Do you find that you no sooner get a grip on one technology, than a new one has hit the scene?
Emerging technologies has become something so integral to the education landscape today that it sometimes seems impossible to keep abreast of the changes. Regardless of whether you are a primary school teacher teaching STEAM subjects in an integrated way, or a high school teacher with a classroom of students focusing on a particular branch of the STEAM curriculum, you will want to stay up-to-date with the latest and emerging trends.
Some of the emerging technologies that will begin to or continue to impact on education, include:
Virtual Reality (VR)
An artificial environment generated by a computer. The use of virtual reality can help students to visualize what they are learning and therefore give them a stronger connection between the content they are learning and what they are learning in its real form. By using tools such as Google Cardboard, students can experience deeper and more contextual learning.
Augmented Reality (AR)
This allows students to manipulate their environment and superimpose objects onto their existing environment. There are many AR apps available for use in the classroom, particularly of use to STEAM subjects. For example, the Amazing Space Journey app allows users to download the augmented reality board and have the solar system in their hand or on their desk.
This is a programming language that not only teaches students a useful skill for the future, but develops critical-thinking skills, and complex adaptable problem-solving skills that will assist them in life, as much as in their learning. At Tactile Theory we believe robotics is a tangible, playful and engaging way of teaching coding to today’s students. With the added benefit of enabling the teaching of robotics through project–based learning, this is a logical way of teachers developing Futures Learning skills in their students, while engaging them in their learning and developing skills of leadership, teamwork and self-directed learning.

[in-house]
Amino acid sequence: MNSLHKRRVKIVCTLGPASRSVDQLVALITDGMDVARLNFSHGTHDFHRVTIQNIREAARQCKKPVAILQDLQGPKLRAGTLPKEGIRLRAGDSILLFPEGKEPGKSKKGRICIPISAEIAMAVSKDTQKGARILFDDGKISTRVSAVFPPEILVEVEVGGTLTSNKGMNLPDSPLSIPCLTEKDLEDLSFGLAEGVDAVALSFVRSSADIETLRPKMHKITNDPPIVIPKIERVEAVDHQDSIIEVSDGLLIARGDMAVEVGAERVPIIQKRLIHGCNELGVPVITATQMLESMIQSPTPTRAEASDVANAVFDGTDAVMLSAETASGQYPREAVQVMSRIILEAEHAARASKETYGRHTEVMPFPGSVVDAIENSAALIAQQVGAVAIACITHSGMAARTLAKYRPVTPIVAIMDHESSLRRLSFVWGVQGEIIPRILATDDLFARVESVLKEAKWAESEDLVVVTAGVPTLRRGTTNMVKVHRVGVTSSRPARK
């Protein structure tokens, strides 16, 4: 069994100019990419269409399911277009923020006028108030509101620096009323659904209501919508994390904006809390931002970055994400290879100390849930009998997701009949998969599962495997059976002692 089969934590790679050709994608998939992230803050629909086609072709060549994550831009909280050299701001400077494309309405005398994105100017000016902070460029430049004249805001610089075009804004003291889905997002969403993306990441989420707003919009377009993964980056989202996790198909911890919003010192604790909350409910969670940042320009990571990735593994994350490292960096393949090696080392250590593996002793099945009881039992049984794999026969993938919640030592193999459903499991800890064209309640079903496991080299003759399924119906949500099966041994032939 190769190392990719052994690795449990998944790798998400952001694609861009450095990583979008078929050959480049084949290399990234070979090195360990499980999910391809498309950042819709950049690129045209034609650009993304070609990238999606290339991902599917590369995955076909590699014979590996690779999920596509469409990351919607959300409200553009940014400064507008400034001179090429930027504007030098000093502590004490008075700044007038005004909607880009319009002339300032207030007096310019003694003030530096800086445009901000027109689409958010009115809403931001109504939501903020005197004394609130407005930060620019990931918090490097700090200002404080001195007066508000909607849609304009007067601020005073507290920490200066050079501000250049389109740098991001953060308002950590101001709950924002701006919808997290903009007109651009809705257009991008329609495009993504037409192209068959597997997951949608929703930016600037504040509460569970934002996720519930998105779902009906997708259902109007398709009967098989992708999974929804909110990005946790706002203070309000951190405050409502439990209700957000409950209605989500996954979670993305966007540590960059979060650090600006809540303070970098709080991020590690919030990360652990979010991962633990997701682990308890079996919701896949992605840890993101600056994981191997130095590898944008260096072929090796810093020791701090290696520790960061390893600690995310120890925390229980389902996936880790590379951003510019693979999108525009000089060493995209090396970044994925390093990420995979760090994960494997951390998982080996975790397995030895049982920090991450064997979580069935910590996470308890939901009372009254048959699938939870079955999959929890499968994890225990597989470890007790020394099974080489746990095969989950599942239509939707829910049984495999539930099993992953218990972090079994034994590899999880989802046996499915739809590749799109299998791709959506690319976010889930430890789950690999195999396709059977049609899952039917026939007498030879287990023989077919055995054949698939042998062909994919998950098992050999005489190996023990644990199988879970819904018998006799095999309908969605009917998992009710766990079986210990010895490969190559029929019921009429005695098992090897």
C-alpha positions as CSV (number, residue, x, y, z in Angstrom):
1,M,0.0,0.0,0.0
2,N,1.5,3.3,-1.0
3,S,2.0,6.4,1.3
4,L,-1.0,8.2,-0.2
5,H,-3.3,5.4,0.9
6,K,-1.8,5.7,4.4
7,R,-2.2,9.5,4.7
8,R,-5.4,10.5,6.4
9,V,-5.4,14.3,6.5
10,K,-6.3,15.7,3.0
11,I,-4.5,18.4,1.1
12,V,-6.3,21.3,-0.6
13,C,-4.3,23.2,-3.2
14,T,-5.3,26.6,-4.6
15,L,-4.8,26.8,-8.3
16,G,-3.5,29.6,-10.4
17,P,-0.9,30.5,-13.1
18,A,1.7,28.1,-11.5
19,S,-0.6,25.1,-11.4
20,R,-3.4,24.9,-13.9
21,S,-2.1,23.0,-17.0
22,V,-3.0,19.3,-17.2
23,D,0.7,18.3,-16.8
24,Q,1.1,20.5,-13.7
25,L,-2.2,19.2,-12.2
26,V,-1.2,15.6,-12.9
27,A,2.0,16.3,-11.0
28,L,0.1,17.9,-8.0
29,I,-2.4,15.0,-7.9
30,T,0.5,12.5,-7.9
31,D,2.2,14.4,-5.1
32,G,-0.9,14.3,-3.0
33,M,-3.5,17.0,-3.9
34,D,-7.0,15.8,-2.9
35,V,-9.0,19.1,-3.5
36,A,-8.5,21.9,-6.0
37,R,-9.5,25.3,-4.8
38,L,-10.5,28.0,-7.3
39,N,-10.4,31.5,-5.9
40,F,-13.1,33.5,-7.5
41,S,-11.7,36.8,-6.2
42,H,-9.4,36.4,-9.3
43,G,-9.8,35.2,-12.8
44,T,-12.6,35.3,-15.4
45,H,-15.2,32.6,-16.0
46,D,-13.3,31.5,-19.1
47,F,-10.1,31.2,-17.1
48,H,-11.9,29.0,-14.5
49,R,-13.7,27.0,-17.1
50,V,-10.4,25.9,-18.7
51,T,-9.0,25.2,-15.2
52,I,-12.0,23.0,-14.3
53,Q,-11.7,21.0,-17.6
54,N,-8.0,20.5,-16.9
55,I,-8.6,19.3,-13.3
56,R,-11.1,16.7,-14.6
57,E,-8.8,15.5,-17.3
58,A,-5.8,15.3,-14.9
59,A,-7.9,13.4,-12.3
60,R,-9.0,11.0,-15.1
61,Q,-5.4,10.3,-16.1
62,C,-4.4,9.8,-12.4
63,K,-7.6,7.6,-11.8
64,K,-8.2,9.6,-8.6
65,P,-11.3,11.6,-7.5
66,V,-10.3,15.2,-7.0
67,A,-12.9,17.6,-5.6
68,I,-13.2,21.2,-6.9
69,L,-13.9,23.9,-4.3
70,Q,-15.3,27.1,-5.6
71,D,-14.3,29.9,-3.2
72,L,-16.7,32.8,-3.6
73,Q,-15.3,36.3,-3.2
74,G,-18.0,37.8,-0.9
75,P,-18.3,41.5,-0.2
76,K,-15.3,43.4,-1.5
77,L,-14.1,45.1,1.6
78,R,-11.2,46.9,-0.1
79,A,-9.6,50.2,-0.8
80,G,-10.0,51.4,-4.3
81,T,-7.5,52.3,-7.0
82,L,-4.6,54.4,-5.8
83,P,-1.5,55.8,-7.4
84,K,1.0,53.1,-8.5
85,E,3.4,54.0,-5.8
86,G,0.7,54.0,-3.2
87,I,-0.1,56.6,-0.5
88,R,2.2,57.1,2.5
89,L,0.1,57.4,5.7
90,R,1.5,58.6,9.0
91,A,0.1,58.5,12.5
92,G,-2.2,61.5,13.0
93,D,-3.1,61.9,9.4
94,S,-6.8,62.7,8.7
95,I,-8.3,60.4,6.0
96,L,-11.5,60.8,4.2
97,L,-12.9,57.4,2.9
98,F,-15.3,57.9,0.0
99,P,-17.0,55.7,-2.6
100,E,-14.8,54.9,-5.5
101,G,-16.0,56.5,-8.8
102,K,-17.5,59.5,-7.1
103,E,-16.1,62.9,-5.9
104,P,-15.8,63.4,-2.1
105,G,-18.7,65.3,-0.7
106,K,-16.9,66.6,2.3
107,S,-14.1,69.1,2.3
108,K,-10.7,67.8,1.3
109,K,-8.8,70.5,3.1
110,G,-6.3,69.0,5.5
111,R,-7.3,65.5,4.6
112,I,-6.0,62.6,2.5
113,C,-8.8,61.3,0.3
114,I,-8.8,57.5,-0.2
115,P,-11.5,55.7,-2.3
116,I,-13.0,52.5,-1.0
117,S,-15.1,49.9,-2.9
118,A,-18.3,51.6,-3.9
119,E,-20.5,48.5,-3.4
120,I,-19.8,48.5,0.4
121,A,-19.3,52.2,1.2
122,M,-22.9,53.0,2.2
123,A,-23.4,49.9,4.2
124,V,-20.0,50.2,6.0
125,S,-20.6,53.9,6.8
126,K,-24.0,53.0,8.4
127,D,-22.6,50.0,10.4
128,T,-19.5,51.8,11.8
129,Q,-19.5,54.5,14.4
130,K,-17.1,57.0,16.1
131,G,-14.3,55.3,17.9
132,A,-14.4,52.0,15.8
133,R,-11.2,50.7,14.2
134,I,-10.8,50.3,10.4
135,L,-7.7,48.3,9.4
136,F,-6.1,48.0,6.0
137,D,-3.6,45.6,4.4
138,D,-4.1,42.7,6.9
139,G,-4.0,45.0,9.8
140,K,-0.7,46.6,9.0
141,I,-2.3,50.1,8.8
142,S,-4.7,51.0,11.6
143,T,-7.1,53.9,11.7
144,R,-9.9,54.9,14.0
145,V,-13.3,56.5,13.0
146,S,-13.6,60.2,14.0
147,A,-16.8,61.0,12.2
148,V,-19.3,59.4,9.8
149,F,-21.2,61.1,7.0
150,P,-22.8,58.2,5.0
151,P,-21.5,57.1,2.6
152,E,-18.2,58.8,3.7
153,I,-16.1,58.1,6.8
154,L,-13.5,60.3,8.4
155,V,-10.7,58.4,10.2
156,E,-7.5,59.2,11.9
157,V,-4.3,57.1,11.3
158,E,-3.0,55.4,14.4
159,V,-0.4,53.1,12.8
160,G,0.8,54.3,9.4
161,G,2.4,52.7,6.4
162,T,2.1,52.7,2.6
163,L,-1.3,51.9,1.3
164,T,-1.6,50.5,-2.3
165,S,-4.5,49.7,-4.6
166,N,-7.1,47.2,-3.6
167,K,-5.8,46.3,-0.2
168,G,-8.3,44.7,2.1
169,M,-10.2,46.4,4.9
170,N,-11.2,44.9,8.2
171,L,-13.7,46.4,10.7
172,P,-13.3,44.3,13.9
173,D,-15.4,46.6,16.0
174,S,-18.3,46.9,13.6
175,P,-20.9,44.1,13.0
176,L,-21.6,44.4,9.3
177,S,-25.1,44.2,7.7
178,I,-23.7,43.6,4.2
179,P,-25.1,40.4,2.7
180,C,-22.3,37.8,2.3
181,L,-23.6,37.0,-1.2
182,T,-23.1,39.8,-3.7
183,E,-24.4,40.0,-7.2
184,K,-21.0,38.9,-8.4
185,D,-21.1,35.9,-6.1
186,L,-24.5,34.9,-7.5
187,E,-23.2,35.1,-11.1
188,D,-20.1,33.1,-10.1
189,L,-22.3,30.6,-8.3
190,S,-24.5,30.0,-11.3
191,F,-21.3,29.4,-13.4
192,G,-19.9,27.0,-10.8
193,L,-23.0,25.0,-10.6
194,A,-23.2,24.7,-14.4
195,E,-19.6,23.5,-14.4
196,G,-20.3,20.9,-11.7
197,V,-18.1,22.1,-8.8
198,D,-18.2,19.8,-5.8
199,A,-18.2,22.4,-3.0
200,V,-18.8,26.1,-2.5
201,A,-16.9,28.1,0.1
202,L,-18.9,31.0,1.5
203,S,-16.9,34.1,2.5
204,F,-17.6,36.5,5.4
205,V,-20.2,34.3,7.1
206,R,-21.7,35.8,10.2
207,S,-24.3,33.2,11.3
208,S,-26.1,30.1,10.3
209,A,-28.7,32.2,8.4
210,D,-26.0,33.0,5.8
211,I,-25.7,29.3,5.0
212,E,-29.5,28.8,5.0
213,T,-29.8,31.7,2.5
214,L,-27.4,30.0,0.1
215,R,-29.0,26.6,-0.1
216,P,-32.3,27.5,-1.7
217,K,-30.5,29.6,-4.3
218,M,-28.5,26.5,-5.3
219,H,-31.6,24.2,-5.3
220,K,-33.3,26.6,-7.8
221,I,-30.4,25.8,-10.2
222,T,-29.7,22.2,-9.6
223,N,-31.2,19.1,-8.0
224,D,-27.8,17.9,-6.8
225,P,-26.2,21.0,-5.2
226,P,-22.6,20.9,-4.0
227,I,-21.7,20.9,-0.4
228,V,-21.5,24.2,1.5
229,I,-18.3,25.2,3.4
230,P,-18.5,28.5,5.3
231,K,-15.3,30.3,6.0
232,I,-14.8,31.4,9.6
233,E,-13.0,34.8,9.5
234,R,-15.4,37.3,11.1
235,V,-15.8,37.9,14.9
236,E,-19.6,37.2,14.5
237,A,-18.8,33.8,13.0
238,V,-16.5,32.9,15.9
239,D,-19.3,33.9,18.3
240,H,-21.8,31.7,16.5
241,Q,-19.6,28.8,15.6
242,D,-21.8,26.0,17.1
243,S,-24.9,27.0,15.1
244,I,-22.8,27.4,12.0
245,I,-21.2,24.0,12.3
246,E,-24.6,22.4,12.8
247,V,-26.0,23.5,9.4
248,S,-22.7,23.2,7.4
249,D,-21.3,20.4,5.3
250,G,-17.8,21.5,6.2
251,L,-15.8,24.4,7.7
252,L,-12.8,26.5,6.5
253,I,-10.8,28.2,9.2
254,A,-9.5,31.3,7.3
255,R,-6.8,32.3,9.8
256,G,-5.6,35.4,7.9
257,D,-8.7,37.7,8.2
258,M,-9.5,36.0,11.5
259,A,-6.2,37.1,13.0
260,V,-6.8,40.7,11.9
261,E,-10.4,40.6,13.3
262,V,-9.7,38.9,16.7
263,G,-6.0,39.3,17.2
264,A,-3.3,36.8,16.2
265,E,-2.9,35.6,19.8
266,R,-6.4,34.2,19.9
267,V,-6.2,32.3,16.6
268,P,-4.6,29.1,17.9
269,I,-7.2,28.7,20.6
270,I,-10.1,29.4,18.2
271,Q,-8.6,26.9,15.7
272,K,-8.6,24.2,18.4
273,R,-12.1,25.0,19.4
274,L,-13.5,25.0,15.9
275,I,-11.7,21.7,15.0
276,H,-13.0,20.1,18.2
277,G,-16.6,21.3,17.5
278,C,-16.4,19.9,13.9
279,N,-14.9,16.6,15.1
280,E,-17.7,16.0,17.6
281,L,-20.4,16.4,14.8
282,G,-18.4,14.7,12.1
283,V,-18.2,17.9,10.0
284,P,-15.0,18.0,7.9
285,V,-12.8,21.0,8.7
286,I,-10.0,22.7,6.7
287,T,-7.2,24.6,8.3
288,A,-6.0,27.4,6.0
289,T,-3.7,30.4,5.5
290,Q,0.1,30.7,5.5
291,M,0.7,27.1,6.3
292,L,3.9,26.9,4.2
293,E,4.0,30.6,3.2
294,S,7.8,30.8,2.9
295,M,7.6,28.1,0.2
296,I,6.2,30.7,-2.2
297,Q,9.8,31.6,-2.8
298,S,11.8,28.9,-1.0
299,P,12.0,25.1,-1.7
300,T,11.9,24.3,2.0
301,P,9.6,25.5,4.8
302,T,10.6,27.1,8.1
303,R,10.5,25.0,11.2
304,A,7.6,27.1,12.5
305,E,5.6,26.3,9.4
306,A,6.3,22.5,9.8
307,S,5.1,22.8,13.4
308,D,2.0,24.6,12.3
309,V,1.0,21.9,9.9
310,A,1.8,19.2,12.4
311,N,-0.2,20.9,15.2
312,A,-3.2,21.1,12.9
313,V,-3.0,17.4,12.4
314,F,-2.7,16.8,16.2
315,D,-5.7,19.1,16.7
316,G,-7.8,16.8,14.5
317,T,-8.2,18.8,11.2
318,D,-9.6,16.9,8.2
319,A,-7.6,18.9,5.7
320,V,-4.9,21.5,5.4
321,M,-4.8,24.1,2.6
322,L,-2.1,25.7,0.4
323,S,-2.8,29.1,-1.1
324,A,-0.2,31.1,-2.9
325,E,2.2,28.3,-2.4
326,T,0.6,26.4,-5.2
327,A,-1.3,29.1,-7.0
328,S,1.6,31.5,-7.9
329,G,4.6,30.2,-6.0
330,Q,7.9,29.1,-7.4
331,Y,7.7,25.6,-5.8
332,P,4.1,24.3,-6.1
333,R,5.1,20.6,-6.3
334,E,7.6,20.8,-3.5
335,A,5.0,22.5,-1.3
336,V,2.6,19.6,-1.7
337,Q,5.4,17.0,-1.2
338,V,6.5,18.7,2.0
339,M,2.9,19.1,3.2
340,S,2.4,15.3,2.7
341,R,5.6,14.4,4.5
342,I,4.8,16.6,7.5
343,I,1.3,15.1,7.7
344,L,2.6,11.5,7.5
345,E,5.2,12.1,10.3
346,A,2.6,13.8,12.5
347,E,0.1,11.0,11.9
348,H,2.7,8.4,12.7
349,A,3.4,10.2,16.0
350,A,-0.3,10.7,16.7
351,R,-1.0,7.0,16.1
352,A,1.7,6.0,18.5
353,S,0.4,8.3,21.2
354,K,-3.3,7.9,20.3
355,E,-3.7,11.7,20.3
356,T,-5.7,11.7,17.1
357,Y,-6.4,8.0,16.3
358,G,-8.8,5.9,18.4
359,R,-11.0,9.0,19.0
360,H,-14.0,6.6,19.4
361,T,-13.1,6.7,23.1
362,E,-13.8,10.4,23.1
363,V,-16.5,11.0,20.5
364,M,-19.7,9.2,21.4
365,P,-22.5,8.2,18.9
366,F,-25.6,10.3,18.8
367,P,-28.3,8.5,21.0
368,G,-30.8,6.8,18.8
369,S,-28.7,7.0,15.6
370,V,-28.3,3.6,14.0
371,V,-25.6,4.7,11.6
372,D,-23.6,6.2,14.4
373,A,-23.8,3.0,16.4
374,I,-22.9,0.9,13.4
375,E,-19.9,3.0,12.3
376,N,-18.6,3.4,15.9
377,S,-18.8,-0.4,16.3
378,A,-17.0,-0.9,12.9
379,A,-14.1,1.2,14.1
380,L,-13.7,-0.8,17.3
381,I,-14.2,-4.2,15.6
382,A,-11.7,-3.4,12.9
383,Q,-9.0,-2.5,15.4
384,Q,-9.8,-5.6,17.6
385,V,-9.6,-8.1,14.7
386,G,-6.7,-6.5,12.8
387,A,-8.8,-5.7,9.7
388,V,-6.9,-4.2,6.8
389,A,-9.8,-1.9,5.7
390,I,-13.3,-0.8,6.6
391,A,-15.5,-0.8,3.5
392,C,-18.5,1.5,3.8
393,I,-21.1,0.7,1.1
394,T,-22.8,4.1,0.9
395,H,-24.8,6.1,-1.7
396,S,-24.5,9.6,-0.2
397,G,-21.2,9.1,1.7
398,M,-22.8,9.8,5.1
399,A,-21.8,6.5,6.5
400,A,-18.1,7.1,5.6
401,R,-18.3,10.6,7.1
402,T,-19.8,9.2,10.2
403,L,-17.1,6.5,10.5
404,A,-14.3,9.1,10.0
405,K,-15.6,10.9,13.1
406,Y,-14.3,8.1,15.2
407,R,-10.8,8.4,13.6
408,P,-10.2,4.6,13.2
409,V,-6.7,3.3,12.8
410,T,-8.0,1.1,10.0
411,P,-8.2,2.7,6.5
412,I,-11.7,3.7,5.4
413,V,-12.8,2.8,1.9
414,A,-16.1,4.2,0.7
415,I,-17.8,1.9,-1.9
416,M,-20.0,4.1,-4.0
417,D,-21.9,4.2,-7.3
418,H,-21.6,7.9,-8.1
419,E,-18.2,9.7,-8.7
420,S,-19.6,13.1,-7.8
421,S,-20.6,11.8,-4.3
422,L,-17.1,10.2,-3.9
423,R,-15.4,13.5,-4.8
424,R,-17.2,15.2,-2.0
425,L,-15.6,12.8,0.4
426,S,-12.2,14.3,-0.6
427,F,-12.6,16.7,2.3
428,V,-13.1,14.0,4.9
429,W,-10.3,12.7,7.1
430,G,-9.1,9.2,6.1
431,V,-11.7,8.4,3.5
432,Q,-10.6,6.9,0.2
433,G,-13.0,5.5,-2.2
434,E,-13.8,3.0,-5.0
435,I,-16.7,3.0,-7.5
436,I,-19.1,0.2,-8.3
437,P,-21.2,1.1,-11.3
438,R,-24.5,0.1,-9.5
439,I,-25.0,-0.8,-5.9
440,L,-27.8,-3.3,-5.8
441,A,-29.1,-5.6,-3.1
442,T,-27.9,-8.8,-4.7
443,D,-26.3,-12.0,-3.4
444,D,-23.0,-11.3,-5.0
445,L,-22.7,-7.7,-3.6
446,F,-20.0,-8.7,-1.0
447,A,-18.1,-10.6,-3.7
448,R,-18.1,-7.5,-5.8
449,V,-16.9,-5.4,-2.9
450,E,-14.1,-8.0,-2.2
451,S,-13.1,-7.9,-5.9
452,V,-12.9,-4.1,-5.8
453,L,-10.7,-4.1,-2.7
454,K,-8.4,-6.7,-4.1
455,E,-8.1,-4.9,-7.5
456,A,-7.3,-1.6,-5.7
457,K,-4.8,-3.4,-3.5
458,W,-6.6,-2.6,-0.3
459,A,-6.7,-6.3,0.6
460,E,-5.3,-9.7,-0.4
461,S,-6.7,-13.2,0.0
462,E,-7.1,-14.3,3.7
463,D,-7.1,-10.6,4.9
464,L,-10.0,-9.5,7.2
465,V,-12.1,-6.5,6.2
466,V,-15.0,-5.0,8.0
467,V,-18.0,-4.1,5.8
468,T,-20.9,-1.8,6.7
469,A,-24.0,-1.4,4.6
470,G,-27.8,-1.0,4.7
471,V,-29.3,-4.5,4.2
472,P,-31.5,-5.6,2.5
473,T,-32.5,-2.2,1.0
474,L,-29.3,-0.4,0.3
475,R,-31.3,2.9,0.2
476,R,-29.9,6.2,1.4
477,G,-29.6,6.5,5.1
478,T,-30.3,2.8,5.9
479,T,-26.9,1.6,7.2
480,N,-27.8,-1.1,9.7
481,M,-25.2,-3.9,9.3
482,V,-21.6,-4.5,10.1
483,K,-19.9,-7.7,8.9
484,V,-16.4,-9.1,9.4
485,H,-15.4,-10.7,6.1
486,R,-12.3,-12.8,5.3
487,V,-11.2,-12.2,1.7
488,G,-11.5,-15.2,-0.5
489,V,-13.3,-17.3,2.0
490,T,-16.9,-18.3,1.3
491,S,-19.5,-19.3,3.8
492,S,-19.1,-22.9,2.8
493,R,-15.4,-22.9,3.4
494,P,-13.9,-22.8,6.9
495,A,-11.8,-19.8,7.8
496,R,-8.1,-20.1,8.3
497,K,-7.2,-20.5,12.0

Teaching students via games and having fun, has long been a simple and effective way of engaging students in their learning. While the theory is the same, the technology is more advanced, but then the skills reaped from classroom gamification have also increased. Using elements of game design in the classroom has the ability to engage, motivate and reward students for complex problem solving and higher-order skills. As long as teachers remain vigilant and use classroom gamification as a useful teaching tool, rather than simply as a gimmick, gamification can lead to authentic and complex learning experiences for students.
Digital fabrication is the tangible production of design elements that students create in the classroom. It enables students to design a product or solution to a problem, digitally fabricate it and use the physical prototype to assess how successful their design was. Supporting critical-thinking, problem-solving and sequencing, while helping students develop resilience and tolerance of failure, digital fabrication has real value particularly in STEAM classrooms where design process is a focus.
Changing Learning Spaces
Evolving learning spaces make sense when we think that new technologies, new styles of teaching and new skill sets requiring to be taught, all require more flexible spaces than the traditional desks in the classrooms of old. Flexible and collaborative learning spaces have the ability to transform and facilitate futures learning classrooms when the decisions around the learning spaces are driven by the learning needs and technology demands of modern education.